Wearing masks could reduce the infectious dose that the wearer is exposed to and, subsequently, the impact of the disease, as masks filter out some virus-containing droplets.
This is because even a low viral load can be enough to induce an immune response, which is effectively what a typical vaccine does. Researchers say population-wide wearing of masks might ensure that more COVID-19 infections are asymptomatic.
They add that any public health strategy that helps reduce the severity of the virus – such as wearing masks – should increase population-wide immunity as well.
Dr Monica Gandhi, an infectious disease physician at the University of California, San Francisco, and one of the commentary’s authors, has stressed that the commentary has its limitations and should not be construed as anything other than a theory. “To test the variolation hypothesis, we will need more studies comparing the strength and durability of SARS-CoV-2-specific T-cell immunity between people with asymptomatic infection and those with symptomatic infection, as well as a demonstration of the natural slowing of SARS-CoV-2 spread in areas with a high proportion of asymptomatic infections,” she said.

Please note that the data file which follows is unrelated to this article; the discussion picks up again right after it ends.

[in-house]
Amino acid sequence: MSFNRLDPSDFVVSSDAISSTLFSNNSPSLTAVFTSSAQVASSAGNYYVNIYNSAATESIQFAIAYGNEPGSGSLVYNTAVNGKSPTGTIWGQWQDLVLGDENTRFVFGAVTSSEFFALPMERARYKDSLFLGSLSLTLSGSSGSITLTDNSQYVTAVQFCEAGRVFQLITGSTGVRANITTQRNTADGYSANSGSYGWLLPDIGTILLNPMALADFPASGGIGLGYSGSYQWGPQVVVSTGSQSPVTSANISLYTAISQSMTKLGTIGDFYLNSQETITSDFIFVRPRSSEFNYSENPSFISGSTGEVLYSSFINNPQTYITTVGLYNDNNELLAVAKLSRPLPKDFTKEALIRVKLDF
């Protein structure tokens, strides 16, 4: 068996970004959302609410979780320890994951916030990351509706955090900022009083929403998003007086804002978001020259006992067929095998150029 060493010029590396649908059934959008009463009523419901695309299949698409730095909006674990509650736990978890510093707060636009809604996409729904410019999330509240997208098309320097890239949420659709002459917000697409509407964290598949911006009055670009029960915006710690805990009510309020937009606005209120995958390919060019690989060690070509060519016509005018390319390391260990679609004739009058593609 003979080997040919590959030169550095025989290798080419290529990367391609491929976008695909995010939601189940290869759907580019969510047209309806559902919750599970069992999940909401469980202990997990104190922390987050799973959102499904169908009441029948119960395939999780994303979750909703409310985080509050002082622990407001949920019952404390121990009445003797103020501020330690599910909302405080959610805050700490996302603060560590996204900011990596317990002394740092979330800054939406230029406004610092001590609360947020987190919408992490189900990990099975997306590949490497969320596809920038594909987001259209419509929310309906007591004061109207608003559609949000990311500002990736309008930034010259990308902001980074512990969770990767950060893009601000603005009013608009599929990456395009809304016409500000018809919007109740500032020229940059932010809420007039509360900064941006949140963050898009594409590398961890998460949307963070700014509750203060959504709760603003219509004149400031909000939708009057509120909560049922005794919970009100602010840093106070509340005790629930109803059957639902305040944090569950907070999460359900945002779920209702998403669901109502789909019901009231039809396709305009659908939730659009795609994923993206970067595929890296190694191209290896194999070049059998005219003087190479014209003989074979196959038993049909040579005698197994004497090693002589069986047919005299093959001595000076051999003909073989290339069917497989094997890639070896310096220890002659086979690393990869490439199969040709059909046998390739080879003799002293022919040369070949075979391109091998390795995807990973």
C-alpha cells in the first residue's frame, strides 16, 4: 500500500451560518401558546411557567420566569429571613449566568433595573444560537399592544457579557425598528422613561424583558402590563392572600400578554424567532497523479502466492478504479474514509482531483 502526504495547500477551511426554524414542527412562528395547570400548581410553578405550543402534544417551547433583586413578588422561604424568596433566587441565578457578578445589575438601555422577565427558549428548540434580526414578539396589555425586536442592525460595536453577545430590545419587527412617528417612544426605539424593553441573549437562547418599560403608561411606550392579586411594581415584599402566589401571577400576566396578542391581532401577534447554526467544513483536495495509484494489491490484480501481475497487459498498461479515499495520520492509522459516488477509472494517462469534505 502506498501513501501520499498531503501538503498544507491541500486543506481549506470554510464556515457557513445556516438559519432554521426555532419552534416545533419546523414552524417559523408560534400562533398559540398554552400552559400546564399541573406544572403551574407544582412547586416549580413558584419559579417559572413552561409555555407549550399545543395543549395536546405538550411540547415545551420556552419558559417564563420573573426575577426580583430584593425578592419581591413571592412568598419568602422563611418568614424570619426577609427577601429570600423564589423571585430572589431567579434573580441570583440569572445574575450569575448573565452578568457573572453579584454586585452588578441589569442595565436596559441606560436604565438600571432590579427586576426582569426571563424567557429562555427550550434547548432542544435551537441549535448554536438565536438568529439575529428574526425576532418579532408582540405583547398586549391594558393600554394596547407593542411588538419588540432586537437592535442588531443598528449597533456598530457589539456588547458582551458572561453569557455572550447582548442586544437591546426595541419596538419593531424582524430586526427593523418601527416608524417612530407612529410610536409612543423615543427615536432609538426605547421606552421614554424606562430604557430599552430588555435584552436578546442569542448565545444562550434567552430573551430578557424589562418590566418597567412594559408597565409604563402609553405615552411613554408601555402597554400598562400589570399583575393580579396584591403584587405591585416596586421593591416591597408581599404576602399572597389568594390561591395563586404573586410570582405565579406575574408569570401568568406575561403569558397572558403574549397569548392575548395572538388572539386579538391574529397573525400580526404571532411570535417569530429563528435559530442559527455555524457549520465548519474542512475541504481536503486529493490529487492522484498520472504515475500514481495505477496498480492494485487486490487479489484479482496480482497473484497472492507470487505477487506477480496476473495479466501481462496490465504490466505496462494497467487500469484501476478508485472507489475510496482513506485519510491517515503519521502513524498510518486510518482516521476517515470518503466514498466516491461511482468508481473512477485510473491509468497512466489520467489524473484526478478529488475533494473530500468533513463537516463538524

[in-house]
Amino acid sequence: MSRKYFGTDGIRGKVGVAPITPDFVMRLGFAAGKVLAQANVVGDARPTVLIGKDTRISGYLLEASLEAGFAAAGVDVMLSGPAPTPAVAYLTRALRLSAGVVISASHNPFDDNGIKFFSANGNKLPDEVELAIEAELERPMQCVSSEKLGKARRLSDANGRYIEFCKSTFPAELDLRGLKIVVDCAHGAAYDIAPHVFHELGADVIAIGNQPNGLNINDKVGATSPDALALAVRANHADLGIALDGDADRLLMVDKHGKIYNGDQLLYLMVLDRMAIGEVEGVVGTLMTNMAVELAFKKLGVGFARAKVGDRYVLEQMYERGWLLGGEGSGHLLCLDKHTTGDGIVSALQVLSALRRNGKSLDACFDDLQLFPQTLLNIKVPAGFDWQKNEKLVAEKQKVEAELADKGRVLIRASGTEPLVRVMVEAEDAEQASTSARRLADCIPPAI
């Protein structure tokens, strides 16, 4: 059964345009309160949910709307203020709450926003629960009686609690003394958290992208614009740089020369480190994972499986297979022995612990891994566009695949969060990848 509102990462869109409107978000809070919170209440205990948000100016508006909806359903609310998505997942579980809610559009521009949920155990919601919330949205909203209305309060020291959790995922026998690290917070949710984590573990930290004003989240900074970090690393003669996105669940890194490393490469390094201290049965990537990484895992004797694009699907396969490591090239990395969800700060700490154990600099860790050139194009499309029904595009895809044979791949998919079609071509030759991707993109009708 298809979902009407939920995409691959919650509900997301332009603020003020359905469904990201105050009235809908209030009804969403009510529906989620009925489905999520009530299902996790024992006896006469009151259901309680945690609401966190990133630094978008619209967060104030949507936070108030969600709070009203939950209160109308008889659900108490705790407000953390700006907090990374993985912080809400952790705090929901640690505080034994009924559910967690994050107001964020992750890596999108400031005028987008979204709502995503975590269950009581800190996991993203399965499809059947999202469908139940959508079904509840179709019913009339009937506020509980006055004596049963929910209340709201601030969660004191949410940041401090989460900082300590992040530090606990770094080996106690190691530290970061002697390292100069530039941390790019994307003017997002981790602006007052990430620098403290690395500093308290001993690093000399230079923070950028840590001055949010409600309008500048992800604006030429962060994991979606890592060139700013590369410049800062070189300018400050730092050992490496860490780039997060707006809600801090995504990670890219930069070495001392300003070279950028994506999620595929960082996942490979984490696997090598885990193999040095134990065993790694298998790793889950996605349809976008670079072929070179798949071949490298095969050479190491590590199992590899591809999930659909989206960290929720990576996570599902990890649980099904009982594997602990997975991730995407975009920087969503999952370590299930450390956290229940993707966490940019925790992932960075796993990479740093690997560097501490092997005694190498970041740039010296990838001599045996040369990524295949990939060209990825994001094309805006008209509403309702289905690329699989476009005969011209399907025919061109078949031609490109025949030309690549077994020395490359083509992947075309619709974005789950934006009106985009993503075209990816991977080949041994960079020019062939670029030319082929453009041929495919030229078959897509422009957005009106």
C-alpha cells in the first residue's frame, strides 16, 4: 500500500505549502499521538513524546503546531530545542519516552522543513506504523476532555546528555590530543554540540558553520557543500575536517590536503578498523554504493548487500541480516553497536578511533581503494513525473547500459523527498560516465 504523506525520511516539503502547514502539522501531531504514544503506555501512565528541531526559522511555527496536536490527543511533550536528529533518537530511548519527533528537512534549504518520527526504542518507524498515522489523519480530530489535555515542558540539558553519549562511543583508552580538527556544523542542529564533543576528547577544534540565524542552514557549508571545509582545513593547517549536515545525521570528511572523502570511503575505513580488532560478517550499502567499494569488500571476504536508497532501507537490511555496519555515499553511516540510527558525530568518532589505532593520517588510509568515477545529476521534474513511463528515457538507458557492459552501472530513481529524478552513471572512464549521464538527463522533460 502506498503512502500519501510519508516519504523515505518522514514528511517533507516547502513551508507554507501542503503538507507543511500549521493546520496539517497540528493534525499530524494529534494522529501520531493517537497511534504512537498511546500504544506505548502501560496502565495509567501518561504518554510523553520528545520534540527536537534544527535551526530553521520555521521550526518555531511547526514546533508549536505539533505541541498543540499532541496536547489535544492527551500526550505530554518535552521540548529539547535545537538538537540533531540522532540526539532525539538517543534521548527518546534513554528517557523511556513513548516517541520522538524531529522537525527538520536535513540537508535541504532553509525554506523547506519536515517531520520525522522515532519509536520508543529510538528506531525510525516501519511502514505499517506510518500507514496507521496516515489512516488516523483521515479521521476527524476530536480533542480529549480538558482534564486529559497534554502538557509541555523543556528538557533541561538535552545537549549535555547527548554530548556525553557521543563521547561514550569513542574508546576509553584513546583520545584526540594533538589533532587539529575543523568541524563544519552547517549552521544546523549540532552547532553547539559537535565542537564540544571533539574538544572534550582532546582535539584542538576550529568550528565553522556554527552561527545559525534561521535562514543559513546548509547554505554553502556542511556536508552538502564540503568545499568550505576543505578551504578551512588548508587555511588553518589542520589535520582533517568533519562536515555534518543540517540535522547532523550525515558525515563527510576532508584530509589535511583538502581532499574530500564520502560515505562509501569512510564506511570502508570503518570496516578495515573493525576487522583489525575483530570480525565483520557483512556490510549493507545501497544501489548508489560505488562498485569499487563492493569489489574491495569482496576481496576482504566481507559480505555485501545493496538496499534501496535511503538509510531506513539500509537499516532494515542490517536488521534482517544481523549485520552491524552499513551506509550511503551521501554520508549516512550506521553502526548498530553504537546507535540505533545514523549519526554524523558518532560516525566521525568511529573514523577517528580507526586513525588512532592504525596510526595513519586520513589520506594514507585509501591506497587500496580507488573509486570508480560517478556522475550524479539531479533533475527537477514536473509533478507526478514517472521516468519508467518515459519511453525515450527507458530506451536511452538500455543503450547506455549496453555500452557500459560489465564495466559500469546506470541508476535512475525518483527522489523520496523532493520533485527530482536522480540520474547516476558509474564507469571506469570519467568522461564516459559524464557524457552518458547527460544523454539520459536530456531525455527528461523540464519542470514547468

“However, it is true that the proportion of asymptomatic infection being increased by masking might increase the proportion of the population who achieve at least short-term immunity to the virus while we await a vaccine.”
Dr Julian Tang, of the University of Leicester, as shared Gandhi’s cautious optimism.
“This idea of ‘variolation’ is quite feasible and may add to the protective physical effects of universal masking by low level stimulation of the wearer’s immune system,” he said.
“Of course, more formal studies are required to confirm this effect.”
The Telegraph, London